Community and Solidarity     28
Public Justification and Epistemic Accessibility     32
Health Insurance, Part I     35
The Topic's Importance     35
The Institutional Alternatives     36
Egalitarianism and NHI     58
Risks and Choices: Egalitarian Reasons for MHI     67
Rationing, Visibility, and Egalitarian Outcomes: Why Market Allocation Is Better     81
Why the Priority View Agrees with the Egalitarian Support of MHI     106
Addiction, Health Risks, and Voluntariness     112
Health Insurance, Part II     115
Basic Rights and the Right to Health Care     115
Health Care and Communitarianism     133
Public Justification, Information, and Rationing     145
Conclusion: The Reasons for MHI's Superiority     148
Old-Age or Retirement Pensions     151
Introduction     151
The Institutional Alternatives     152
Egalitarianism, Fairness, and Retirement Pensions     169
Positive Rights and Security     177
Community, Solidarity, and Pension Systems     184
Public Justification, Epistemic Accessibility, and the Superiority of Private Pension     190
Conclusion     193
Comparing PAYGO's Rate of Return with a CPP System     194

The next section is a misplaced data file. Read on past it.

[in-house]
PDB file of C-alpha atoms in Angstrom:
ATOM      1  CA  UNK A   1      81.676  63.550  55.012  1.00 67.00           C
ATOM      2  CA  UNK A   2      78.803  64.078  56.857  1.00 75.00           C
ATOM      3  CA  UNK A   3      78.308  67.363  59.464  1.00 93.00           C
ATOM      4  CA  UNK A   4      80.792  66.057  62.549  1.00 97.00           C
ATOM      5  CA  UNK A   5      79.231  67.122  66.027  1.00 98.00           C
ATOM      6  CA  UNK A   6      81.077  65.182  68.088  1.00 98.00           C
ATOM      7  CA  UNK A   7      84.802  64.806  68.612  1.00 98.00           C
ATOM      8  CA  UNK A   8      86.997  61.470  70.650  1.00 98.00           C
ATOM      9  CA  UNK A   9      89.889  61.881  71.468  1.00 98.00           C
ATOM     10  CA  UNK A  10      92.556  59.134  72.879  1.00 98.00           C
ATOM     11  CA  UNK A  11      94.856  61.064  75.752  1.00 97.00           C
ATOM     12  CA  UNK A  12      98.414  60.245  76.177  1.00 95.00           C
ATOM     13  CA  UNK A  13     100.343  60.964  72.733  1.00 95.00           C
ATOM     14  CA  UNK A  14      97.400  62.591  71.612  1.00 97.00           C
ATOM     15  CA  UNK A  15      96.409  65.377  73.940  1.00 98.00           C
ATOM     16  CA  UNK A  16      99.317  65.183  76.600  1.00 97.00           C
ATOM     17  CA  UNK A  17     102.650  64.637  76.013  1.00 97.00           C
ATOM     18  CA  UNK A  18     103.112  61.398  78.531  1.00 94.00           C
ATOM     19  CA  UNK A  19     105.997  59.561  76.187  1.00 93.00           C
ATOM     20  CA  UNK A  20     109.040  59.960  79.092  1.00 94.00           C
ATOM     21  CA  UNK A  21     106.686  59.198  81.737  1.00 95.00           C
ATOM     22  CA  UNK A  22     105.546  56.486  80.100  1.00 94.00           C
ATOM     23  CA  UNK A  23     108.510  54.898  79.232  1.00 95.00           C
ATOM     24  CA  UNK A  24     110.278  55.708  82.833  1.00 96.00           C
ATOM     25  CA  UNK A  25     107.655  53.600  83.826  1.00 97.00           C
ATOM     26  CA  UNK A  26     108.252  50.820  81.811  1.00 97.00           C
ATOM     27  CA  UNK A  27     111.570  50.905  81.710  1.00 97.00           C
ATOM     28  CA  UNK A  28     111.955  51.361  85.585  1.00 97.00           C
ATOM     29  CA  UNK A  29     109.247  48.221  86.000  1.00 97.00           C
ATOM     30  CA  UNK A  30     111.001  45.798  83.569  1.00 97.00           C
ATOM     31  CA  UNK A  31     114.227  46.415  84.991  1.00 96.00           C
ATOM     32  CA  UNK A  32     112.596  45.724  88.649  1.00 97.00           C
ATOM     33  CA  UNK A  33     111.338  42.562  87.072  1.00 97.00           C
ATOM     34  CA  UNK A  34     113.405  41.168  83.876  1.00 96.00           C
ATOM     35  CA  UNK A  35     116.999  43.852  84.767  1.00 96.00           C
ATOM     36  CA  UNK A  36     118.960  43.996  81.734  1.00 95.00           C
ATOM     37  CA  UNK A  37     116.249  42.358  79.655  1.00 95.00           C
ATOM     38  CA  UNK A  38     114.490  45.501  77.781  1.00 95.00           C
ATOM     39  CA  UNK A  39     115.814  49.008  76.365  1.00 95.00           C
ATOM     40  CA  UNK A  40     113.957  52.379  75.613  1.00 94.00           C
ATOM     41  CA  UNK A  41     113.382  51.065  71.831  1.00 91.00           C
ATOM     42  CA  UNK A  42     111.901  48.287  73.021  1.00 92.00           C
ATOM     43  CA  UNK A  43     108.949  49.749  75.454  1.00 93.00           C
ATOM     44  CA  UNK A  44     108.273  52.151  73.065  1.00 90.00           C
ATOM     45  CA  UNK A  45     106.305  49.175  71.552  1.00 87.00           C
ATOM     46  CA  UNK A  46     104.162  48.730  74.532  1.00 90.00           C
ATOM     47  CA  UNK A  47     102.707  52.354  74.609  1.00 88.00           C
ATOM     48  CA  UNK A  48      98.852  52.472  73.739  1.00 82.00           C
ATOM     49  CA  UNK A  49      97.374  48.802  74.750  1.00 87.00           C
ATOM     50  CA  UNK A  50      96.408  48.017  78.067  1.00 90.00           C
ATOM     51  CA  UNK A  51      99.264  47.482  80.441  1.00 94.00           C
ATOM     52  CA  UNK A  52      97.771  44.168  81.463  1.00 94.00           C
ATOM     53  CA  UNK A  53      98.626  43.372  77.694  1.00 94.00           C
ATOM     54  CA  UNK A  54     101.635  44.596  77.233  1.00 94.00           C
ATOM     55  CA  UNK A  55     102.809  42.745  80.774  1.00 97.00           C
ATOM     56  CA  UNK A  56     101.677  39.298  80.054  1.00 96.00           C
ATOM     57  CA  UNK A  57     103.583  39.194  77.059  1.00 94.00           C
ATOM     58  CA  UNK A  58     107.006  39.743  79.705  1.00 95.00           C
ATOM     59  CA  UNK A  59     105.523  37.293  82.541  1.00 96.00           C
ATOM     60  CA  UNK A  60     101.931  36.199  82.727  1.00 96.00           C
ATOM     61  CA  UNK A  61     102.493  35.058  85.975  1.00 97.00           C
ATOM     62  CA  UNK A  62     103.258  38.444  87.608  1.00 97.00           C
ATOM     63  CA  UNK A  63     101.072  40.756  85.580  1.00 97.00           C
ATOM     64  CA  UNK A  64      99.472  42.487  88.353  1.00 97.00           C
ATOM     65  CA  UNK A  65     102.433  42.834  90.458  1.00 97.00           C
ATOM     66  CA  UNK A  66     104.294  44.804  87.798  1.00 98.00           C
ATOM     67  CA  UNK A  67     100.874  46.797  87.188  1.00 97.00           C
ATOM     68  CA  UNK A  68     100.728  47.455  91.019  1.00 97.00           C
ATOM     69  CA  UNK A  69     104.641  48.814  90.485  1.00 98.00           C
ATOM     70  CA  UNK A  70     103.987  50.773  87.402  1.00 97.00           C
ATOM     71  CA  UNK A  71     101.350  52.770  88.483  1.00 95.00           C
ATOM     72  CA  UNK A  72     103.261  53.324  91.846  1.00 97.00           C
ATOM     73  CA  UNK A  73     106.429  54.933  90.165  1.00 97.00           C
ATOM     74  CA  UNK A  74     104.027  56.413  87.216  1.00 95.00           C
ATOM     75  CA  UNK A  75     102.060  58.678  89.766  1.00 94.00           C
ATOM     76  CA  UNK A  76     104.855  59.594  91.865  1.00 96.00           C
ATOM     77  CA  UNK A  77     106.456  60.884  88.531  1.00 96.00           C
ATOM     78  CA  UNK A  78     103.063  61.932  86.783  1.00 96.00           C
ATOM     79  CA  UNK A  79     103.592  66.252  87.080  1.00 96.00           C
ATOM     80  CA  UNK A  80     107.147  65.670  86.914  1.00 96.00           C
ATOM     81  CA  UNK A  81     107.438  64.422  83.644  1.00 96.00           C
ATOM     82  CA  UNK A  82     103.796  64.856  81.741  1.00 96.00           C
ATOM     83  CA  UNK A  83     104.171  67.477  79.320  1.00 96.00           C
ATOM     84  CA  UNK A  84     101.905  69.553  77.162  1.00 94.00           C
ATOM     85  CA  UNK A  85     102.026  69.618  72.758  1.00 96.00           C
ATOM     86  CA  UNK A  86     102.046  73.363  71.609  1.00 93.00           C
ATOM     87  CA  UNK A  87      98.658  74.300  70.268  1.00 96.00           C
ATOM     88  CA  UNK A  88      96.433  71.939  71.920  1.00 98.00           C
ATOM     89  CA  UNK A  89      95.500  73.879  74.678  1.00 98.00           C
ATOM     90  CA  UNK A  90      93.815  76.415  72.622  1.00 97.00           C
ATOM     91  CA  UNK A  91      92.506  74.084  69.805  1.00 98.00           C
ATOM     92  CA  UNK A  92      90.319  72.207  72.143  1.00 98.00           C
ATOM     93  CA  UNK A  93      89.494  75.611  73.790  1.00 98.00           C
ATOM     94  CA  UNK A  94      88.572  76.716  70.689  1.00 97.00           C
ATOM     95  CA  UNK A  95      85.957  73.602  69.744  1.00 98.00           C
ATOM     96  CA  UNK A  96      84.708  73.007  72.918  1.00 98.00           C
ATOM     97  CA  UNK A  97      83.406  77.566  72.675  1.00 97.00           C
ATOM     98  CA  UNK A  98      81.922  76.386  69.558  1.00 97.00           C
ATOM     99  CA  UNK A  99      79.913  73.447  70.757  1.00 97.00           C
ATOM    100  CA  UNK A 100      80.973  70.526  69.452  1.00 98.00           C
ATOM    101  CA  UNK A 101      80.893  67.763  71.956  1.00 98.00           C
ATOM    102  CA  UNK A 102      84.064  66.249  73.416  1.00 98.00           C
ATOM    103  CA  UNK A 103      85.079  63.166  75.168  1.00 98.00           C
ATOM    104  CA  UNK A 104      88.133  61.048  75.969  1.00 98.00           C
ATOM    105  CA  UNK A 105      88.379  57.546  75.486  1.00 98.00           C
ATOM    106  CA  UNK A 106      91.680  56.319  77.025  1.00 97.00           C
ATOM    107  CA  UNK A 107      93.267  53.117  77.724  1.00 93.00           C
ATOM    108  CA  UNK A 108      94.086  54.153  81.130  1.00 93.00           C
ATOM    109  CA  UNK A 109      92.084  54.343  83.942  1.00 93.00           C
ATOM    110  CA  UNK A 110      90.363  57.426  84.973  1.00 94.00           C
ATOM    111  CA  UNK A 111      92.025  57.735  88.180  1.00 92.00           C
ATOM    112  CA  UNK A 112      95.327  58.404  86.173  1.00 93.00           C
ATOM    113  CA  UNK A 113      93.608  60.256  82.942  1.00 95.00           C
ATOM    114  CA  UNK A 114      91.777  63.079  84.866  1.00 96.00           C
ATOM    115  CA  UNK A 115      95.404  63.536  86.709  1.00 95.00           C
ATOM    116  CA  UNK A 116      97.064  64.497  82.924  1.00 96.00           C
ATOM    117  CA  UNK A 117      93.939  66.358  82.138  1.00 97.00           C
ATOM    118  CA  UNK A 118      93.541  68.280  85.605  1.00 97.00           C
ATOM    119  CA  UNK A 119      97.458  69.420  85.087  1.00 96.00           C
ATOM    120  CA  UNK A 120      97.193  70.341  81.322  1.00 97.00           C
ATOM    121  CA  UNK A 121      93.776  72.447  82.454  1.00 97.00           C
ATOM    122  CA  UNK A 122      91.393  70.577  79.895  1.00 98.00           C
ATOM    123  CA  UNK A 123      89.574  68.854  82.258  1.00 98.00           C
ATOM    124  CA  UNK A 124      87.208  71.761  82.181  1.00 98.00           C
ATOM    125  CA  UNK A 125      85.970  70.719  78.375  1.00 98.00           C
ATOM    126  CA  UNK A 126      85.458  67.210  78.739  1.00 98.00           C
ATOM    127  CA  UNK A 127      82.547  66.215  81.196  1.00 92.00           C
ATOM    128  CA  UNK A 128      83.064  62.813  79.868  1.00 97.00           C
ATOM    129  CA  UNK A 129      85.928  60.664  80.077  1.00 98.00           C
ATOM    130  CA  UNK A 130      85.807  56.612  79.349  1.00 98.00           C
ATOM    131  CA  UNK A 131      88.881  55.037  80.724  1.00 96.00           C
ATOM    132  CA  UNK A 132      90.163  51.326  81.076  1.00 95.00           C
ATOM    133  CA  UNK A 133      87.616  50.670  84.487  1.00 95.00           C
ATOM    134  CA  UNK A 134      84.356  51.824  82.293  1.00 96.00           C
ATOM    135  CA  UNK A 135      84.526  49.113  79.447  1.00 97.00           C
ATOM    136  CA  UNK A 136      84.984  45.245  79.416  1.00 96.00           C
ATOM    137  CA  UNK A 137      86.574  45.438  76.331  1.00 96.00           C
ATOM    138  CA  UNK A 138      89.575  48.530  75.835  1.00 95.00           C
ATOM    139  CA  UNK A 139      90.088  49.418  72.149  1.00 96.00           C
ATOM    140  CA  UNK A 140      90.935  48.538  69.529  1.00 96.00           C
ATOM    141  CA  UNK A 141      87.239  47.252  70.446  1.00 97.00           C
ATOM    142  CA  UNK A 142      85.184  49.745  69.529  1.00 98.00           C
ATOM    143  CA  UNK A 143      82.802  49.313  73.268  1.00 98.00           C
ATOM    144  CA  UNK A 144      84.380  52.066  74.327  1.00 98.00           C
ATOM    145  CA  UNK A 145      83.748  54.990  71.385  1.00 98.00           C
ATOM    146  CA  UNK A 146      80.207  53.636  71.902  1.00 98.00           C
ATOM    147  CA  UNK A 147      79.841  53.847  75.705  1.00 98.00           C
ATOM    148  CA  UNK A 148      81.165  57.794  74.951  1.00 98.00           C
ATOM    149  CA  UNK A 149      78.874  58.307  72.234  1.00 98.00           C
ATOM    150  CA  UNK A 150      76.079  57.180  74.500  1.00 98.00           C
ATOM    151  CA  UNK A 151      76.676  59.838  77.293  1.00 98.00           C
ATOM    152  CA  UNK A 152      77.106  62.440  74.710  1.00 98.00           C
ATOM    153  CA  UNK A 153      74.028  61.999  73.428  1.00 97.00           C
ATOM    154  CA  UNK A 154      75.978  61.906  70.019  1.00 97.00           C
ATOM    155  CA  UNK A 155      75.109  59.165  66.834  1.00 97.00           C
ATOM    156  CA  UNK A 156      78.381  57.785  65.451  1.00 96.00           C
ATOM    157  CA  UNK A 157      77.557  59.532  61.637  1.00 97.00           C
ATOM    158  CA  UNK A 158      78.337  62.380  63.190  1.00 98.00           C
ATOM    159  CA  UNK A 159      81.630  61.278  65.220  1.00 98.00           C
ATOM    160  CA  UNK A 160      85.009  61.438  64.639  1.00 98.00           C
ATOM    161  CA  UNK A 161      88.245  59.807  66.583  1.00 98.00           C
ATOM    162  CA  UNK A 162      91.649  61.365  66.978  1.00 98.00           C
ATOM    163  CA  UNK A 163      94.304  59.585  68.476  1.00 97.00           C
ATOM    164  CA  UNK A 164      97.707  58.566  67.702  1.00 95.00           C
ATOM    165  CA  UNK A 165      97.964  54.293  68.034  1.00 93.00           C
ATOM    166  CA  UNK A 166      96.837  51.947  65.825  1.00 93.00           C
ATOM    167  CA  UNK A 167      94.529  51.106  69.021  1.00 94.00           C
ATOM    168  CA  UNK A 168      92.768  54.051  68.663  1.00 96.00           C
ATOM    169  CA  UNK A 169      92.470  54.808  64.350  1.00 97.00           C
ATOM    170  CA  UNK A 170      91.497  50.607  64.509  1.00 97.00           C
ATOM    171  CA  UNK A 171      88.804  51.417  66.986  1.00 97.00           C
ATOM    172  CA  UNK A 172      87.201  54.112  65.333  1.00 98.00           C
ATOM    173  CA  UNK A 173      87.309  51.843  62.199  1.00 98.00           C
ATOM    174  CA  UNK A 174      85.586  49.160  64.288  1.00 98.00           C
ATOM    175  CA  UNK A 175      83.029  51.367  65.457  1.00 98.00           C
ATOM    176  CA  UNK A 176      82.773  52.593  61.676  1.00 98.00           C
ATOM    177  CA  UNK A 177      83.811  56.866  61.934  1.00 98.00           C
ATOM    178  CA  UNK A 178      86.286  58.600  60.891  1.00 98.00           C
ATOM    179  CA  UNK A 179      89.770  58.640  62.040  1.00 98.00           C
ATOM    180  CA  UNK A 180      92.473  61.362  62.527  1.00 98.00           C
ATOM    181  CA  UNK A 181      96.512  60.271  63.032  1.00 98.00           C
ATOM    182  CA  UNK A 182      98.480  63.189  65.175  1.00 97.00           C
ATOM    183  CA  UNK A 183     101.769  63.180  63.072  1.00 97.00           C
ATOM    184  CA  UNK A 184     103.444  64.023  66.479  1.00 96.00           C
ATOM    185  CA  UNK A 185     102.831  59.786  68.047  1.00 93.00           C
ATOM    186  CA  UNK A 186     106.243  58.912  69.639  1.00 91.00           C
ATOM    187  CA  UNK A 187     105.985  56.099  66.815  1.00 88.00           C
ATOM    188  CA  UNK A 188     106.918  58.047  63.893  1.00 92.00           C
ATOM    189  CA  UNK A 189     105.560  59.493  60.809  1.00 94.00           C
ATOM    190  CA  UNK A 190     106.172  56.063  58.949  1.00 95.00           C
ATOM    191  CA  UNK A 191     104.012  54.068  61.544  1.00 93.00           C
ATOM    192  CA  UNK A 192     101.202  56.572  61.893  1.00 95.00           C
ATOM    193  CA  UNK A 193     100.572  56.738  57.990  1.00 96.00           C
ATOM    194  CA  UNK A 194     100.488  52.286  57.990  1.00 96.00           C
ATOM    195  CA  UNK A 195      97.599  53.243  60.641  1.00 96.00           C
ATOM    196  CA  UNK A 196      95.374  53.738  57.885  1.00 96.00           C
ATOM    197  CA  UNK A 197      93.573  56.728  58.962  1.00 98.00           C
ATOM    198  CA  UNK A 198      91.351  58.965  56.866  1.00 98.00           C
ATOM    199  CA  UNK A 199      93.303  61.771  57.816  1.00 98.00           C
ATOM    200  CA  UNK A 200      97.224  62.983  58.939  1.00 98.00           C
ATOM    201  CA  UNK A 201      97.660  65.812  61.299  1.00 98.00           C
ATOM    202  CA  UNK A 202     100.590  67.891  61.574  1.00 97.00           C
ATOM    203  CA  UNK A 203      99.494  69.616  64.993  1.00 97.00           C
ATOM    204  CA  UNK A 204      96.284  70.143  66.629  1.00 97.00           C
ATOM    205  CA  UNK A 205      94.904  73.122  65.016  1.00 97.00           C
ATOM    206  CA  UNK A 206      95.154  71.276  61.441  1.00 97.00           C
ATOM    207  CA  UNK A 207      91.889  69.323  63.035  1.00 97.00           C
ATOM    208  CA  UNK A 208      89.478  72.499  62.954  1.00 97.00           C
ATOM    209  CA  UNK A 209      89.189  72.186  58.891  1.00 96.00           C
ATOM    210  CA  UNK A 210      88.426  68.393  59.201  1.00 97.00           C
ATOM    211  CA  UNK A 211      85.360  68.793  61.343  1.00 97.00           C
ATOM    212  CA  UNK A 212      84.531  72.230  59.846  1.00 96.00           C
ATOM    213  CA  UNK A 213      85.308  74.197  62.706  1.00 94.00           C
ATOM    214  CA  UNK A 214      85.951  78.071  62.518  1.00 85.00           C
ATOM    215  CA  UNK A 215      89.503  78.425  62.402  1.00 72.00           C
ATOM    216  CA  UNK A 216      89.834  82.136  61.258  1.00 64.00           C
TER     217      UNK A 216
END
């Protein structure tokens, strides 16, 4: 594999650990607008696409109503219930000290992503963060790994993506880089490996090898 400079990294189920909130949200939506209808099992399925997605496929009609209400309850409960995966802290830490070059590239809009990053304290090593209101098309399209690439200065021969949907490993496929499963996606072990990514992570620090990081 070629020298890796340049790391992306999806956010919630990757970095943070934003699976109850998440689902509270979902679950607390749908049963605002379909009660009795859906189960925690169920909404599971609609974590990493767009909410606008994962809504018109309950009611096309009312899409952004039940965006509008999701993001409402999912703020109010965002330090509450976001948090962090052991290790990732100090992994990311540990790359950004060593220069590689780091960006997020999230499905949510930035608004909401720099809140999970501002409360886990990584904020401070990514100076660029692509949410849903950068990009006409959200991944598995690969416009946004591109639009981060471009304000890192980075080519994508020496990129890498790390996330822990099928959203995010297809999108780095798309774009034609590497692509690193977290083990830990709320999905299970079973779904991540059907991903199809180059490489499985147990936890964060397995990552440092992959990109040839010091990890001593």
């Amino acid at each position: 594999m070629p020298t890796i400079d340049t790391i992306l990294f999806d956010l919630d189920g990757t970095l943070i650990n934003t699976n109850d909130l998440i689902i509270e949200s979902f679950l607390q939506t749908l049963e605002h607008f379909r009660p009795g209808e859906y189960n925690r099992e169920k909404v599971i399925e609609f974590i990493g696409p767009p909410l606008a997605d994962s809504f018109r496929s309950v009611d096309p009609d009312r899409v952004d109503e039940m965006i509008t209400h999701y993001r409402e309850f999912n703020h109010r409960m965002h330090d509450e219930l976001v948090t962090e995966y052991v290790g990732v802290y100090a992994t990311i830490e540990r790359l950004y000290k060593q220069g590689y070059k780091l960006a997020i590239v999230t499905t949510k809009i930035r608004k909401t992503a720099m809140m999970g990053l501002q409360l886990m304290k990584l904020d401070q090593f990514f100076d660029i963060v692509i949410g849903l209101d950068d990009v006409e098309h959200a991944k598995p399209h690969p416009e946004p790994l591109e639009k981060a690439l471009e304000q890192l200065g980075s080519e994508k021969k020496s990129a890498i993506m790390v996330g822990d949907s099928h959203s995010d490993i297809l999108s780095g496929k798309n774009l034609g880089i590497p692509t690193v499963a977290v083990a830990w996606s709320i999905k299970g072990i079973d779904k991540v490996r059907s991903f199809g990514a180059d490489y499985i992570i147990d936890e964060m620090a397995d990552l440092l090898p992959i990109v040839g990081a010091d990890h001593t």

Welfare or Means-Tested Benefits, Part I     198
Introduction     198
Different Kinds of State Welfare     199
Nongovernmental Aid     201
Egalitarianism and Welfare-State Redistribution     204
Why Prioritarianism Agrees with Egalitarianism about Welfare Policy     232
Will Private Charity Be Enough?     233
Mutual-Aid or Friendly Societies     241
Welfare or Means-Tested Benefits, Part II     243
The Right to Welfare     243
Communitarianism and Welfare     266
Public Justification, Epistemic Accessibility, and Welfare     274
Conclusion: The Uncertain Choice between State and Private Conditional Aid     276
Conclusion     280
Introduction      280
The Problems with SS and the Transition Problem     282
The Cato Plan     286
The Brookings Plan     289
Comparing the Two Plans     292
Where Things Stand     296
Select Bibliography     299
Index     311